[Show abstract][Hide abstract] ABSTRACT: Cardiac volume can be estimated by a conductance catheter system. Both blood and myocardium are conductive, but only the blood conductance is desired. Therefore, the parallel myocardium contribution should be removed from the total measured conductance. Several methods have been developed to estimate the contribution from myocardium, and they only determine a single steady state value for the parallel contribution. Besides, myocardium was treated as purely resistive or mainly capacitive when estimating the myocardial contribution. We question these assumptions and propose that the myocardium is both resistive and capacitive, and its contribution changes during a single cardiac cycle. In vivo magnitude and phase experiments were performed in mice to confirm this hypothesis.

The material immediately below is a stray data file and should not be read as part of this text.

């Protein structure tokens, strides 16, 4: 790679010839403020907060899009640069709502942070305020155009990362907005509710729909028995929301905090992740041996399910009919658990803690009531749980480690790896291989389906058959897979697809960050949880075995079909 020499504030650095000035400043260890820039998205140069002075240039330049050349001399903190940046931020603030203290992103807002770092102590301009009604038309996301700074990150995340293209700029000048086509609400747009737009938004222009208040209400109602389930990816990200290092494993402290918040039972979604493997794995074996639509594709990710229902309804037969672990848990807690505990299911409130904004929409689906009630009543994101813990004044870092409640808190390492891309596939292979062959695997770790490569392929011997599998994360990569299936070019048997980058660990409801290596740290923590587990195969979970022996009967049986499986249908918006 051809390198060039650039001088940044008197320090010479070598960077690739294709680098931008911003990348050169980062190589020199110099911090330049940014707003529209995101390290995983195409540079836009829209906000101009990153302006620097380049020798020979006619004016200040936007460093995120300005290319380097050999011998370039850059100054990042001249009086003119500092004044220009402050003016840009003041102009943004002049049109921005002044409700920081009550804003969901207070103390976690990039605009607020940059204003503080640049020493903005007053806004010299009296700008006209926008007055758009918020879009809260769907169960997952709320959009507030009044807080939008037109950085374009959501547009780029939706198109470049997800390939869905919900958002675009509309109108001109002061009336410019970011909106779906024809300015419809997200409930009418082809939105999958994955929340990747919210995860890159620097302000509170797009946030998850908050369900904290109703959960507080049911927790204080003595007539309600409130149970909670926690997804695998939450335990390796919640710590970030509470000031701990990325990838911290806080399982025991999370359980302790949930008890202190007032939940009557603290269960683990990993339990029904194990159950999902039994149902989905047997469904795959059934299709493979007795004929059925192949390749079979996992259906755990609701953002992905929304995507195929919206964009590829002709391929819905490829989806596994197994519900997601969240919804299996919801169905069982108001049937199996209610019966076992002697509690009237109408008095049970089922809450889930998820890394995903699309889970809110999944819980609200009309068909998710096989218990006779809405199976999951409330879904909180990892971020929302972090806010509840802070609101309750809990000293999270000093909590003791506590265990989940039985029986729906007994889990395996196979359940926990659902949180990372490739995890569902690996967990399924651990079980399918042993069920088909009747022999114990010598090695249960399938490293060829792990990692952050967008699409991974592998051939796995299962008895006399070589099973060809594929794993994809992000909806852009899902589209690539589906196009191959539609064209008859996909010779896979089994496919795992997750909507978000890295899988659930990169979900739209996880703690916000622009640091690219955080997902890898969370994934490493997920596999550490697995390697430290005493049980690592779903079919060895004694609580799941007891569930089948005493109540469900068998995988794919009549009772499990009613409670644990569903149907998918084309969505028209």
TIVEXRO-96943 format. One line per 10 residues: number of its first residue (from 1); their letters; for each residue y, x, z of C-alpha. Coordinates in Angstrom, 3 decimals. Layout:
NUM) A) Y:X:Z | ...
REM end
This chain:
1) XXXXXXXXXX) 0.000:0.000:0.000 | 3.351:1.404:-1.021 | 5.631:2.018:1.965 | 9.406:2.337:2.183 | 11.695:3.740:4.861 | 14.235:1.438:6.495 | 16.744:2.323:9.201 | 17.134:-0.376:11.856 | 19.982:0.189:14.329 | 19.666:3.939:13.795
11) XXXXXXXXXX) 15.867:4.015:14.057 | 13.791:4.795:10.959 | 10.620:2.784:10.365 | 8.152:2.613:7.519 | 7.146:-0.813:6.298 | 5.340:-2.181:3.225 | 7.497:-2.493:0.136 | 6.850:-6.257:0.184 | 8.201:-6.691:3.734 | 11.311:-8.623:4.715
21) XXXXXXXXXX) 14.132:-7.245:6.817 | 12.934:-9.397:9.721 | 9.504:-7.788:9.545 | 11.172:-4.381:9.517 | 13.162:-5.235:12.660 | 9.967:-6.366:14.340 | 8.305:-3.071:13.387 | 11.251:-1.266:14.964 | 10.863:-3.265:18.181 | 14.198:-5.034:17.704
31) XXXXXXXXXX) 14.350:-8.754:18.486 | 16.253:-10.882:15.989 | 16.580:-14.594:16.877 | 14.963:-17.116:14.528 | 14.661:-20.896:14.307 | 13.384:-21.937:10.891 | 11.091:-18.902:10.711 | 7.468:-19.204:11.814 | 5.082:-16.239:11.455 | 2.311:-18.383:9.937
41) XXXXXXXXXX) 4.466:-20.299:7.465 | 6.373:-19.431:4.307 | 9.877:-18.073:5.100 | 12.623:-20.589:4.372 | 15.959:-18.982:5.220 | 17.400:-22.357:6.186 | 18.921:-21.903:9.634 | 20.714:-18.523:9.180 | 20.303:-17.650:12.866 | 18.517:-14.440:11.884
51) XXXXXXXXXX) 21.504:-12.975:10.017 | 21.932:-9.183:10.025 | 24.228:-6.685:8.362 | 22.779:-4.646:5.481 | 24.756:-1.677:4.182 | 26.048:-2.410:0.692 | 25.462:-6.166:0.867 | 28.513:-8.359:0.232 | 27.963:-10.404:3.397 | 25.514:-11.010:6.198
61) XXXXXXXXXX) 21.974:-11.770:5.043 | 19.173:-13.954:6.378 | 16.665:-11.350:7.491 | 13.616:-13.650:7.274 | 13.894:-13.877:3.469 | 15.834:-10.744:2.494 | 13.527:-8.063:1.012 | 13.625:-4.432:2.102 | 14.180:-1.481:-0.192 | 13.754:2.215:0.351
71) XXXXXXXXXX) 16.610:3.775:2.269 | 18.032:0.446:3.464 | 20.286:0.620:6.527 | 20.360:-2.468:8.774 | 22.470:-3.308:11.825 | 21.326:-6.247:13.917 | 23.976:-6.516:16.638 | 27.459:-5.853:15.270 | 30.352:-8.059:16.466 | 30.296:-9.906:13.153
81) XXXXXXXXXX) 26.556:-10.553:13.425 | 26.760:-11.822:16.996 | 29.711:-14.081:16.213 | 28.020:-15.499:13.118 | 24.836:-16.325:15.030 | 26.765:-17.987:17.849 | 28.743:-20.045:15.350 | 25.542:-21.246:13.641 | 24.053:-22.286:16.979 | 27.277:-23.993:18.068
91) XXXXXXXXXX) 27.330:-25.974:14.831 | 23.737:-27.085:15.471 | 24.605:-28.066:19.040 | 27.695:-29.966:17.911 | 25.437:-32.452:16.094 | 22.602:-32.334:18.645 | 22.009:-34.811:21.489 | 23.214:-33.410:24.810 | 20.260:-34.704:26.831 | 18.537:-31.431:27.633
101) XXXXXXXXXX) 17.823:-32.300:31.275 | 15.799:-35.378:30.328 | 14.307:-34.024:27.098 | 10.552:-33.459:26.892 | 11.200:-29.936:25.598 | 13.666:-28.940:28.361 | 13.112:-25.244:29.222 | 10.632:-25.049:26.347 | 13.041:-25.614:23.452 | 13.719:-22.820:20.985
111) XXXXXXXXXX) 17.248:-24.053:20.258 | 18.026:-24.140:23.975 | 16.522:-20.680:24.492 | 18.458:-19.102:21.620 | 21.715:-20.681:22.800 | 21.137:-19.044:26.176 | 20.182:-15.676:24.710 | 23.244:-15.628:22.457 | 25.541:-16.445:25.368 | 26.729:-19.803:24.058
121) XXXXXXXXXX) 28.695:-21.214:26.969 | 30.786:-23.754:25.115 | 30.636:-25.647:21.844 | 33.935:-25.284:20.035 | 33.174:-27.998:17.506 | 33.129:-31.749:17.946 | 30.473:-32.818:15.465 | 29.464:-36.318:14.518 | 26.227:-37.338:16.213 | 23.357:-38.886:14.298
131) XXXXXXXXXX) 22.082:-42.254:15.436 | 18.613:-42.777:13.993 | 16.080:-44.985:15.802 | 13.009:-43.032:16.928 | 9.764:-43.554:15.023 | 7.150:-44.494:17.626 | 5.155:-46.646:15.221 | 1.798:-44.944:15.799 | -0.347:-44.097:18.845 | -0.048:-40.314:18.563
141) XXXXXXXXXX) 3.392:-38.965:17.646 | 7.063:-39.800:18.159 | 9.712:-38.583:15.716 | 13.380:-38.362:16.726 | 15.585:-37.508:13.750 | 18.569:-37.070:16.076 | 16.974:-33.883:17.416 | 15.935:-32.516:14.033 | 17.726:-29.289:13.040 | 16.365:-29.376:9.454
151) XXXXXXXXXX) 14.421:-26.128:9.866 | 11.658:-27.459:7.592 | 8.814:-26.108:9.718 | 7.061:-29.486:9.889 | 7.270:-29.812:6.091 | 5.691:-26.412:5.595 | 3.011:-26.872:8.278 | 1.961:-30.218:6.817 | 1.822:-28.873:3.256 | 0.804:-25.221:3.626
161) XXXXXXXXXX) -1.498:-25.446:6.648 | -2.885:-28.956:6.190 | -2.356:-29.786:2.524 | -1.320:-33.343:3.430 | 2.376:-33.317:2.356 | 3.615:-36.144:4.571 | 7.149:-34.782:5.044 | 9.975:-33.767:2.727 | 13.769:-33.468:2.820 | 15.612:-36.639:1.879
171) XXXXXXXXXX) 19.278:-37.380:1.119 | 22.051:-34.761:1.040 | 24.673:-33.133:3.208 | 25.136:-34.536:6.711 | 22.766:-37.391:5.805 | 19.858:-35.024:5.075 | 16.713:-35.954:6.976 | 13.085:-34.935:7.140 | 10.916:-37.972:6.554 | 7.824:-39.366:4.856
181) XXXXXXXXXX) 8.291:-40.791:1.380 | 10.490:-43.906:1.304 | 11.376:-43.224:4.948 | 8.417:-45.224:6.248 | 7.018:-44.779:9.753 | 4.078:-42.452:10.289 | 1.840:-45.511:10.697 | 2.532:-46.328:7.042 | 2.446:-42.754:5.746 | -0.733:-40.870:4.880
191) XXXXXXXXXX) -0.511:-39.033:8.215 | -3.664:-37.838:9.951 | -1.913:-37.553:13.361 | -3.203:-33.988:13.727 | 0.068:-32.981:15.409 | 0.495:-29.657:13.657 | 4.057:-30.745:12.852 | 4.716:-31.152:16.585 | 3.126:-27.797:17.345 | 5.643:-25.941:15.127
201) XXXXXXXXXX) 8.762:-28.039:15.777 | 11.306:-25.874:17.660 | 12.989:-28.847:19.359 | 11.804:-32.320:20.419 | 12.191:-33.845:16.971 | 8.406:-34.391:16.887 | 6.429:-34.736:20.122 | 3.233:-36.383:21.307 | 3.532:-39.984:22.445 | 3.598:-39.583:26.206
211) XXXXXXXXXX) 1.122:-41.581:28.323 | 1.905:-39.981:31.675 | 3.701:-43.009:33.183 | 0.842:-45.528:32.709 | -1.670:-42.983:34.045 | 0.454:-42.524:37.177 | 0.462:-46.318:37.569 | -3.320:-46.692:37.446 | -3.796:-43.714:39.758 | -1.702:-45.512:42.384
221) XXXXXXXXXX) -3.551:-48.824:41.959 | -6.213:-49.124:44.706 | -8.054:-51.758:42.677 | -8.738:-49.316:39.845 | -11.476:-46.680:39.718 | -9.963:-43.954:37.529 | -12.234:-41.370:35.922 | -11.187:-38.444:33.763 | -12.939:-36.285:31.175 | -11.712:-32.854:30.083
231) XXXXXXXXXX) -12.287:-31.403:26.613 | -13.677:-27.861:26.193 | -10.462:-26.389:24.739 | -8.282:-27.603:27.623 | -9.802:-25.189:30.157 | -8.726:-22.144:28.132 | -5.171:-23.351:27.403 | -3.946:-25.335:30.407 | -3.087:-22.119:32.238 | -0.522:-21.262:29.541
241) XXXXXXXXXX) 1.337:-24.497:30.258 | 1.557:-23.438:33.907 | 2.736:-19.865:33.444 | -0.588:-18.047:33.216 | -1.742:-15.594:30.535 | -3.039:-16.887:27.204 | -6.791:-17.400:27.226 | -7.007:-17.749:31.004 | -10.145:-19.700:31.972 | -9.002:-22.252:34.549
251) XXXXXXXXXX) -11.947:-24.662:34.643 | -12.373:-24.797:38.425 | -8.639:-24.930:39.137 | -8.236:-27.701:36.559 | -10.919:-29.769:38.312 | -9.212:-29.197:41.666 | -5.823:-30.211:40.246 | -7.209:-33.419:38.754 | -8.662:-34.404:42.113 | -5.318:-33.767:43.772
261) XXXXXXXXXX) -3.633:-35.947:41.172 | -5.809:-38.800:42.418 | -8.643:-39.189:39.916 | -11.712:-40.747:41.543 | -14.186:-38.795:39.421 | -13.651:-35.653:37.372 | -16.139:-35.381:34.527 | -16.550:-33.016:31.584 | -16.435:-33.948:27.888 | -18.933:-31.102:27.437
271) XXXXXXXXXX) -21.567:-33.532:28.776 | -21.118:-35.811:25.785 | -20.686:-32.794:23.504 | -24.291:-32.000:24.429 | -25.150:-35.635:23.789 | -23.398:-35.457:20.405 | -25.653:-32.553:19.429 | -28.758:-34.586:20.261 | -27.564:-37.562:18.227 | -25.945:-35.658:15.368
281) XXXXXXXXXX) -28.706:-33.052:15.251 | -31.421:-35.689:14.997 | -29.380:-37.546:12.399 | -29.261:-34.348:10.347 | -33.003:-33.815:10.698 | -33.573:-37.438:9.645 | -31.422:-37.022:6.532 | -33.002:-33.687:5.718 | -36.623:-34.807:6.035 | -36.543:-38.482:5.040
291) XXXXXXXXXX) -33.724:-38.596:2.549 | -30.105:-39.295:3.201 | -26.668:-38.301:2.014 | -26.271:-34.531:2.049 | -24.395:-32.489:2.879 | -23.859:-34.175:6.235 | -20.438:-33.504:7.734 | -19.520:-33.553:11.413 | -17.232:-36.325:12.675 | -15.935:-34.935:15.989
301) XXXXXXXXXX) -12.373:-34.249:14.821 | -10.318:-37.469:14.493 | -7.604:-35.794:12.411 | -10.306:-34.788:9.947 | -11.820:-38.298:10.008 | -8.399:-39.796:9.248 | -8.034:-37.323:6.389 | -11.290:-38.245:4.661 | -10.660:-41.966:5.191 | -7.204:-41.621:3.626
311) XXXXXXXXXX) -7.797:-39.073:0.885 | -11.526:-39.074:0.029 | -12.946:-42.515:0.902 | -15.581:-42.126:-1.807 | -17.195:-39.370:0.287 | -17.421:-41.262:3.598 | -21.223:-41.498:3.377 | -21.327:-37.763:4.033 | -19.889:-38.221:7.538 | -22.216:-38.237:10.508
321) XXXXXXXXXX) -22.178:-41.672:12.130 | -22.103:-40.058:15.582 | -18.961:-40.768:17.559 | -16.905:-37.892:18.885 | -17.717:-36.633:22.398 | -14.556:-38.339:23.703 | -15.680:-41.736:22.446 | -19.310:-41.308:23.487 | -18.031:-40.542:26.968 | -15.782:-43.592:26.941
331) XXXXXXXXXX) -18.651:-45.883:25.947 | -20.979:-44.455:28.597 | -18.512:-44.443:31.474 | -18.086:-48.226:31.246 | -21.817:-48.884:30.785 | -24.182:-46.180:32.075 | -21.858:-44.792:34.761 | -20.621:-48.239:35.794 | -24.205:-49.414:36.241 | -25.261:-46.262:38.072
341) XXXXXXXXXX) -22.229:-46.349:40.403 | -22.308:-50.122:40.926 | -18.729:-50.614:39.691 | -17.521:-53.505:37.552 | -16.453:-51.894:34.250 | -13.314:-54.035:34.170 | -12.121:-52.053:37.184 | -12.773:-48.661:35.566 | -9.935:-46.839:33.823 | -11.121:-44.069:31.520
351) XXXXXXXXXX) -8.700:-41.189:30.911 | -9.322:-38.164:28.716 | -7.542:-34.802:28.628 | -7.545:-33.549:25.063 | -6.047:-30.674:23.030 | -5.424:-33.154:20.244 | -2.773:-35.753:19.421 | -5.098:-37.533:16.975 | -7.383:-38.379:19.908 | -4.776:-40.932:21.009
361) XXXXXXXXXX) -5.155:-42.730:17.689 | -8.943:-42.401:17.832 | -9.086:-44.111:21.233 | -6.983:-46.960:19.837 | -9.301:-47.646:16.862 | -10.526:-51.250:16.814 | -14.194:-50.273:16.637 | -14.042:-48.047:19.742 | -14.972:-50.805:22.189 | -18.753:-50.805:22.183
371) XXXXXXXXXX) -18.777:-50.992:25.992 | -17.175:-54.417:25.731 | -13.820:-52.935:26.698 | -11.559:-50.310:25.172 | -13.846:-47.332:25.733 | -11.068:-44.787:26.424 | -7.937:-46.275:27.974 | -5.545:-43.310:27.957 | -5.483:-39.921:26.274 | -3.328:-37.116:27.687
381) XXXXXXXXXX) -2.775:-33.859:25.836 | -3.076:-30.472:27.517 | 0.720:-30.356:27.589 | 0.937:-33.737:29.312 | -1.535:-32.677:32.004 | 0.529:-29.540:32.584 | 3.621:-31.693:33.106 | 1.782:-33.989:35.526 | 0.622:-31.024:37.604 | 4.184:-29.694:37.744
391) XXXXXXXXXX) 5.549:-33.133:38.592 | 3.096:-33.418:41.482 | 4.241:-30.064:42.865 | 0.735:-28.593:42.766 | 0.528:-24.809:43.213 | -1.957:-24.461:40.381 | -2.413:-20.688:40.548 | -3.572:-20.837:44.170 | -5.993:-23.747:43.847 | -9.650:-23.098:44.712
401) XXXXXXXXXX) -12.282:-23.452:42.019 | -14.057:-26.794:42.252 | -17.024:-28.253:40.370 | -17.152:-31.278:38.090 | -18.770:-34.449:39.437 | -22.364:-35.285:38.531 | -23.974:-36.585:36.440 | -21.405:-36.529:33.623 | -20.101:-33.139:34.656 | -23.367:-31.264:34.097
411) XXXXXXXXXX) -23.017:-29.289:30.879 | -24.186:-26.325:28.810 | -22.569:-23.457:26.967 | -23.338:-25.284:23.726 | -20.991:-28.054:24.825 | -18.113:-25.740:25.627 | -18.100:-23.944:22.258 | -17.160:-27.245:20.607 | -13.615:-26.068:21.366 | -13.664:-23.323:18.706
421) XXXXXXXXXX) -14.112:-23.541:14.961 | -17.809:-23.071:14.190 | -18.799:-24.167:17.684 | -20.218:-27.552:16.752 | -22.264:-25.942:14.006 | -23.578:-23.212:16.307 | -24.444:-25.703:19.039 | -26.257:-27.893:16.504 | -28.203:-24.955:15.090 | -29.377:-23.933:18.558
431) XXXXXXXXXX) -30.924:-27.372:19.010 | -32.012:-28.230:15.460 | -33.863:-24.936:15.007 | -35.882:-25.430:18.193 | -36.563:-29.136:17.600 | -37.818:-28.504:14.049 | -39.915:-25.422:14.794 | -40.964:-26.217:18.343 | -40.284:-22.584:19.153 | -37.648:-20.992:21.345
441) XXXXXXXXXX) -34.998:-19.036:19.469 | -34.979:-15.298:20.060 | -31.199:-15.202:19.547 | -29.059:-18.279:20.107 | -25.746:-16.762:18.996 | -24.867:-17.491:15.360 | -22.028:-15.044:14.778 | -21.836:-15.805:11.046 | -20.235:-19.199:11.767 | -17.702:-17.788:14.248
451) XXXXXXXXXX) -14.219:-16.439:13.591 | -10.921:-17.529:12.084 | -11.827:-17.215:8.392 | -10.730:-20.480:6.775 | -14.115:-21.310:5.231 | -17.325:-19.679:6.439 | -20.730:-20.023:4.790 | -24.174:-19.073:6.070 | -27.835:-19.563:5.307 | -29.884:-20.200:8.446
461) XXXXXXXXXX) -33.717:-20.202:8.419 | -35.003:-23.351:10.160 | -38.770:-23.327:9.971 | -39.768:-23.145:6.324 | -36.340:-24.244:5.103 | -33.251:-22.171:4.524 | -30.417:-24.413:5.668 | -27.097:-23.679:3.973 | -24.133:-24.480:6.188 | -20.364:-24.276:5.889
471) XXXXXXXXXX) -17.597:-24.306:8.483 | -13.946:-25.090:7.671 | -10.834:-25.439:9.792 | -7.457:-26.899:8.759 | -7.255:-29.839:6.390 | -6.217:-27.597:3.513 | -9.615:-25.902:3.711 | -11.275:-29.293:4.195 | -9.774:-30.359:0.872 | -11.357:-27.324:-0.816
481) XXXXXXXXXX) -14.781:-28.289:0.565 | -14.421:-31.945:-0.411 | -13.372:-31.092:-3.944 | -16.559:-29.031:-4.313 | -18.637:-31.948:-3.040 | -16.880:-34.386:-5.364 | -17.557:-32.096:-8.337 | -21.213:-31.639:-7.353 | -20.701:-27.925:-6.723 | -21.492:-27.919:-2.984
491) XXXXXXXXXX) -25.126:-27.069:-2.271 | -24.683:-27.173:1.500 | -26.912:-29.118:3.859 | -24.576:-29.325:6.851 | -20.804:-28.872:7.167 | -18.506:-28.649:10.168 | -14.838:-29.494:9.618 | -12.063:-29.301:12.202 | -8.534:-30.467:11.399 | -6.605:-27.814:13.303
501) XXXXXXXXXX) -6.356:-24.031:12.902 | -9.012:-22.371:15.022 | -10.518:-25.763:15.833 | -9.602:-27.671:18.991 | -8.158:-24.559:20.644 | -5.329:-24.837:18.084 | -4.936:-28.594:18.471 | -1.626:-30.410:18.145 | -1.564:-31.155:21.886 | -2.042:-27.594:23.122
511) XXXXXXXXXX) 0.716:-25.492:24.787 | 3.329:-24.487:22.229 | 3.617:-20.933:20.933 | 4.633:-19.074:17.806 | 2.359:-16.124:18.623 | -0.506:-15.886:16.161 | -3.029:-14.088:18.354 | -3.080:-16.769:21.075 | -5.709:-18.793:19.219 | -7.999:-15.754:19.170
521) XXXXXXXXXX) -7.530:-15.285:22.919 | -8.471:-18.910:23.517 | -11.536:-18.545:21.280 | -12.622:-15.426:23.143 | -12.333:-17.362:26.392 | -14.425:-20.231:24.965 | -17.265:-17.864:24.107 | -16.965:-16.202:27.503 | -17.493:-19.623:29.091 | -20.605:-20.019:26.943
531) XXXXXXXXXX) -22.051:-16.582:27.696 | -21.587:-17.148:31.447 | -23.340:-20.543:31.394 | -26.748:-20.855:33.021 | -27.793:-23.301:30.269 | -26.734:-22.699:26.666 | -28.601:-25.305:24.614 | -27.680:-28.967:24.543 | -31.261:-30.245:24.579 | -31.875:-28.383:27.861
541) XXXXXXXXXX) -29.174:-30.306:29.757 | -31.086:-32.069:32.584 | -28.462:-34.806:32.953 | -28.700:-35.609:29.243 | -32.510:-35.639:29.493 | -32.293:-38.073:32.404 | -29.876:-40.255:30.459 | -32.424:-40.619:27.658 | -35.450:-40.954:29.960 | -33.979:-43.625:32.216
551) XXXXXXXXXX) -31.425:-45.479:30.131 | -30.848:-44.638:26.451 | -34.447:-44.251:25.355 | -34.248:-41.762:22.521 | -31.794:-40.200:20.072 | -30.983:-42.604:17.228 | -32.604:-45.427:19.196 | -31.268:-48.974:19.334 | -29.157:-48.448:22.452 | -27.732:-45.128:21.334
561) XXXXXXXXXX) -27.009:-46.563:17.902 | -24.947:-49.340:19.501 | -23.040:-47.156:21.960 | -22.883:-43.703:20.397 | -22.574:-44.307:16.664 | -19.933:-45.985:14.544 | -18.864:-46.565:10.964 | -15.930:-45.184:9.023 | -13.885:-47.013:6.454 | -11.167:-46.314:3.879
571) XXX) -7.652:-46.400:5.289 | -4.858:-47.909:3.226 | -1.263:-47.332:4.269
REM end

Conference proceedings: ... Annual International Conference of the IEEE Engineering in Medicine and Biology Society. IEEE Engineering in Medicine and Biology Society. Conference 02/2004; 5:3674-7.